Whether you’re trying to flaunt your knowledge in classes, or just trying to impress a crush, speech is crucial in our day-to-day lives. Sometimes, we try to make ourselves sound better than we are, and while it works for the short-term, honing your speech skills can benefit you academically, professionally, and even socially. If that’s something you think you need, listen up. Class is in session.
These “filler words” find their way into our speech without us having to think about it. Often, they drag out conversations longer than needed. To older generations, they make us sound unprofessional and perhaps immature to some.
When going for an interview, negotiating with business partners, or even when talking to a potential love interest, you want to look and sound your best. While we usually correlate public speaking with speeches and presentations, the ideas and techniques behind it can be used for everyday speech.
So, whether you’re trying to score that big promotion or trying to sound intellectual, we have some tips for you to help make that a reality soon to be yours.
It’s natural to find comfort in speaking louder or quieter than usual. Those who are naturally outgoing tend to have a louder speaking voice, while those who are reserved keep to themselves. To master the art of public speaking, you have to find a happy medium between the two.
Unfortunately, you can’t just find a level that works and stick with it. Your volume should be based on your surroundings, like a quiet office versus a crowded bar and loud enough that only the people you want to listen to will hear you — not everyone at the Rat wants to hear about your nightly escapades and adventures.
Sometimes, we want to blurt out a thought as quickly as possible so we don’t forget to mention it later. However, it’s worth waiting to let someone finish a thought, as you may think of a more productive response to continue the conversation rather than cutting them off immediately. Listen as maturely as you speak and hold those intrusive thoughts.
What also falls into this category is the speed at which you talk. Speaking too fast makes it hard for others to understand what you’re saying, and can be especially problematic when giving a speech or a presentation, as your facts can get caught up in the rush. Sal Puma, sophomore computer science major, is taking a public speaking class here at the University of Miami.
Puma said that after taking the class he “started to be more conscious of [his] tone and slow down.”
Another thing to keep in mind when talking the point of what you have to say. When telling a story or giving a presentation, everything you say needs to be relevant.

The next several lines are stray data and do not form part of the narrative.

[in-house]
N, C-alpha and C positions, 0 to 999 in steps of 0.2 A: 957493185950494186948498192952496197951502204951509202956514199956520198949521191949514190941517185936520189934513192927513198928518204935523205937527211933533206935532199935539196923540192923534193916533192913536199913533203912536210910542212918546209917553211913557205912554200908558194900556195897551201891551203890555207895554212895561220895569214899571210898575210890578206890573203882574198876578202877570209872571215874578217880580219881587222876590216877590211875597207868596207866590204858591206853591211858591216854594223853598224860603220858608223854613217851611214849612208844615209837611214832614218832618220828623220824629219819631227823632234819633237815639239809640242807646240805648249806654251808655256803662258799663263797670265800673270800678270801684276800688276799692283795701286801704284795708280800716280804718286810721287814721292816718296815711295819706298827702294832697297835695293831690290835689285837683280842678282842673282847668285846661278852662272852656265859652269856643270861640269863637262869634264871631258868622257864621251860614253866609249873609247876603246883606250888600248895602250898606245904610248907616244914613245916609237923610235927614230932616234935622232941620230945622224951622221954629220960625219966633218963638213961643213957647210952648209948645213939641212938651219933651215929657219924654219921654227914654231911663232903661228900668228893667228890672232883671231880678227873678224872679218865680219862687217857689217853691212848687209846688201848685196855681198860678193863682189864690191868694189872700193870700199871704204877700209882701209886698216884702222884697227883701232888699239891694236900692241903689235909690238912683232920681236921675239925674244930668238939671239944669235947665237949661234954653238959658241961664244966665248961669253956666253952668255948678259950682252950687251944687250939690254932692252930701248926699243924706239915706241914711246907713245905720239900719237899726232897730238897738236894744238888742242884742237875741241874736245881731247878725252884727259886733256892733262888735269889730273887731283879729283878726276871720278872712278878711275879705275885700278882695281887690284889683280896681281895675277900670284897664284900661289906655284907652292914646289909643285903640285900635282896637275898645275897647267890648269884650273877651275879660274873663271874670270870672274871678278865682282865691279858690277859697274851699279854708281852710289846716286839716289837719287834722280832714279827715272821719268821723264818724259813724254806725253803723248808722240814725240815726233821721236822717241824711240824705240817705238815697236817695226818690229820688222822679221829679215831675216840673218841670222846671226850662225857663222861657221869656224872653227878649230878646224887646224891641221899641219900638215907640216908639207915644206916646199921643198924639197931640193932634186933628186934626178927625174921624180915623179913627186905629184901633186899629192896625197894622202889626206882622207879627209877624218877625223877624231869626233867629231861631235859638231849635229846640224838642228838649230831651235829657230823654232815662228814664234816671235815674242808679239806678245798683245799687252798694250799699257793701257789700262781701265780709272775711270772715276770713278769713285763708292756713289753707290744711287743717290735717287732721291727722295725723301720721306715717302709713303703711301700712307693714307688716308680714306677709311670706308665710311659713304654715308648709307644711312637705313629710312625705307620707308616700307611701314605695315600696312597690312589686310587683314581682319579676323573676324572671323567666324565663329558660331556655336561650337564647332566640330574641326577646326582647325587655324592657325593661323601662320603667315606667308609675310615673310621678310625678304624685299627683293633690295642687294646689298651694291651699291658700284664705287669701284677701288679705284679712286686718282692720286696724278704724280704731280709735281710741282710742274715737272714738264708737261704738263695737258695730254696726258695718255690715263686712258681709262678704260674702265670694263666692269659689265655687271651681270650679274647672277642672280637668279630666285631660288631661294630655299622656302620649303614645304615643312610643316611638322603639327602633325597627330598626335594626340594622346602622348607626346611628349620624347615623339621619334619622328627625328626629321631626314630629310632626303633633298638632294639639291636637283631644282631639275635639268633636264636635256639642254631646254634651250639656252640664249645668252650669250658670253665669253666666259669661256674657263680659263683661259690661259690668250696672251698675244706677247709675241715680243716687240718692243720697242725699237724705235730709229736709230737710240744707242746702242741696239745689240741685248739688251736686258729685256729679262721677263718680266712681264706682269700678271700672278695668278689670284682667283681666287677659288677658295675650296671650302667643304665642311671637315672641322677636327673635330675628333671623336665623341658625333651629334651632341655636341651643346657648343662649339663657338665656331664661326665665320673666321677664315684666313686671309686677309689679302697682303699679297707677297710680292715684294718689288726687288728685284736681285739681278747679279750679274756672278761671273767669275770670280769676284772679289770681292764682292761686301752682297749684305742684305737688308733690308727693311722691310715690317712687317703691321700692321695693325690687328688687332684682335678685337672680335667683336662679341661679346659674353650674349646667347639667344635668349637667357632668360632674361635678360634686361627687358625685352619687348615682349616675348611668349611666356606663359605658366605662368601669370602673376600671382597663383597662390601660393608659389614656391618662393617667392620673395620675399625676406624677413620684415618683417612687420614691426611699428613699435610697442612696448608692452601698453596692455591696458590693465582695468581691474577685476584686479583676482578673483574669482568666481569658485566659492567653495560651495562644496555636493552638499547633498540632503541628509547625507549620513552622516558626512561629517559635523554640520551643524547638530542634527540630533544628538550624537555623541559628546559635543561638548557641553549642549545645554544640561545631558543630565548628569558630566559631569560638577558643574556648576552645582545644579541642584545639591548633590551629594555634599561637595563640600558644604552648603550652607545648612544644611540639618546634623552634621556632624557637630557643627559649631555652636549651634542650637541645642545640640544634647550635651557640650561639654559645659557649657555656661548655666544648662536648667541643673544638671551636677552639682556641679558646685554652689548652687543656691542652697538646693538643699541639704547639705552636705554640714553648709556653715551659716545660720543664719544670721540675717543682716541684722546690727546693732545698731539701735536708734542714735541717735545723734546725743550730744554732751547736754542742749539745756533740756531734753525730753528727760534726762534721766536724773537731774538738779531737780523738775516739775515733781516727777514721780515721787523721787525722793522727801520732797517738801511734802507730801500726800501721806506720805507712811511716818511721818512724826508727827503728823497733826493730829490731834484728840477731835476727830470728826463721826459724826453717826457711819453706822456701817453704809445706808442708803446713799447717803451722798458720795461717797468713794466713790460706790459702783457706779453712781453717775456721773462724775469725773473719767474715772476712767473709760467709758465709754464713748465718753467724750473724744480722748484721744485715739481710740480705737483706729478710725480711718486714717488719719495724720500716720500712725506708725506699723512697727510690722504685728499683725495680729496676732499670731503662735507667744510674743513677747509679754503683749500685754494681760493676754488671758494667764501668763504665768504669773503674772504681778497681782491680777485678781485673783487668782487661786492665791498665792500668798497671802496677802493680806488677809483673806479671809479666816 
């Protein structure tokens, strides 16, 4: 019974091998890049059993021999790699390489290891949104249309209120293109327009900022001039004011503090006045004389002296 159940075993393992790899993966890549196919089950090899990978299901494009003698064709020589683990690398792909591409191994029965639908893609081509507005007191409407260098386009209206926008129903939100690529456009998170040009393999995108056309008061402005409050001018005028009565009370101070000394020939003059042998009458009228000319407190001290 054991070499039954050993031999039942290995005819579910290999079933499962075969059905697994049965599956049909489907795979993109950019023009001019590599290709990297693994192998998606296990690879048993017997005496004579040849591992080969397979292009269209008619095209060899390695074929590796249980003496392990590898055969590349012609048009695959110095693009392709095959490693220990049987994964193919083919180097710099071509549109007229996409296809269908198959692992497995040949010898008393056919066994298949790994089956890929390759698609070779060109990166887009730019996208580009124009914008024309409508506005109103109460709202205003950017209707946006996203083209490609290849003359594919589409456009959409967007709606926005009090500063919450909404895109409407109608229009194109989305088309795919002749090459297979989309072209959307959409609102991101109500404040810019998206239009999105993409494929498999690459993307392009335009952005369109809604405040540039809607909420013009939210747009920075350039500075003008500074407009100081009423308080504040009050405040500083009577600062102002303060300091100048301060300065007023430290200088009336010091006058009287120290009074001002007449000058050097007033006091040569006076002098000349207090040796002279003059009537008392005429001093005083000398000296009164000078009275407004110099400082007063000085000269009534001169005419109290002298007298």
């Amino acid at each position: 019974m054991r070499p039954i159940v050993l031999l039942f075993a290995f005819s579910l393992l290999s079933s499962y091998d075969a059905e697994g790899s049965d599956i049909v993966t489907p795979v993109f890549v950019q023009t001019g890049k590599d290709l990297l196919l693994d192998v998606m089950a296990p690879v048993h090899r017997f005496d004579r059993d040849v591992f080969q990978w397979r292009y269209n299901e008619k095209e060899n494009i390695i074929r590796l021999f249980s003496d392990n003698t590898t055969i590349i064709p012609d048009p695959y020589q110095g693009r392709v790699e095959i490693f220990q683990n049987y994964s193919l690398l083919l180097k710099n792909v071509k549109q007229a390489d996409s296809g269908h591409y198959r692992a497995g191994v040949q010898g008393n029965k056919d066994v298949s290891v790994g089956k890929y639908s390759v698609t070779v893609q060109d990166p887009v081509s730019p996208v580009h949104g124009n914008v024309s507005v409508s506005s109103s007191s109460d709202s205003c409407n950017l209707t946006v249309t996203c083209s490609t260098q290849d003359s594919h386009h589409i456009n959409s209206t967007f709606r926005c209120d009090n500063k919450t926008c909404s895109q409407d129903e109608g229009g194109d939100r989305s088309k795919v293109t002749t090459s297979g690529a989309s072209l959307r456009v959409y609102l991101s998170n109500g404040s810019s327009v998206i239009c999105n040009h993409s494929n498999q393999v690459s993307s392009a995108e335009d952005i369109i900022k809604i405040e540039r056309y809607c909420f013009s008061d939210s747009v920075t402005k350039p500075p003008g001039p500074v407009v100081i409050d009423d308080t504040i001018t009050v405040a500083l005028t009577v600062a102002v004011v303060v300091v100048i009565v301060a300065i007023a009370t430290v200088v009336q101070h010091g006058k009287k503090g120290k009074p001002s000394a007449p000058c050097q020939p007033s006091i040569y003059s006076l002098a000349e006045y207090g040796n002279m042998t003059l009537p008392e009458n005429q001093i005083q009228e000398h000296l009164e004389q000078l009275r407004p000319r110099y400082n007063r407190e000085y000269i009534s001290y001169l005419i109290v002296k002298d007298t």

Valerie Giroux, who is teaching a public speaking class at UM, uses her years of teaching experience to help students work on their speech for jobs and even other classes.
“When you drown [a presentation] out with boring slides, it loses its impact,” said Giroux. “Make what you’re talking about relate[s] to your audience.”
Focus on what needs to be said such as important facts and details, as those give what you’re saying a reason to be said. That doesn’t mean that you can’t take diversions here and there for tangents and other factoids, but don’t lose your way. Once you lose your listeners, it’s hard to reel them back in, so keep them engaged with relevant and important information.
When meeting new people or addressing a crowd, confidence is key. It is a crucial element to help you garner respect from who you’re talking to, whether it’s a class listening to your presentation, or someone you met at a bar.
Granted, confidence is not the easiest to build up, especially for the public speaking averse. A great way to start is to practice before hand by yourself, or even to friends to get out the first time jitters.
Celia Lynn, a public relations major who is in the same public speaking class as Sal Puma, praises what the class has done for her own speech on a daily basis.
“Even though I have always been a confident speaker, this class forces me to speak formally more often. I feel I have become more confident answering questions in other classes now that I am in this class,” said Lynn.
“I think it’s a valuable tool for everyone, regardless your major,” said Puma. “At some point you’re going to need to talk to a boss or present something to your team, and a class like this gives you the basics for that.”
While these tips will help you sound more mature, there is such a thing as going overboard. If you’re too conscious of all of these different aspects, it starts to sounds off — like an exaggerated character you would find in some corny commercial.
Giroux said “not to have a canned presentation. Like something [you’ve] done many times.”
Practice is important, and it helps boost your confidence, but there is a sense of flow you need to achieve when talking. Wanting to know everything you’re going to say is great, but you have to take it to a higher level — know your points well enough that you can add some personality without messing up.
Plus, people truly care about the meaning behind speaking, less about the presentation.
“Communication is sender, receiver, hopefully your personality is coming through,” said Giroux.
Whether it’s a funny conversation you had with someone in an elevator, or how you eloquently explained your viewpoint in class, putting your personality into whatever you’re saying can make people remember you.
words_amanda mohamad. design_isa márquez.
This article was published in Distraction’s Winter 2022 print issue.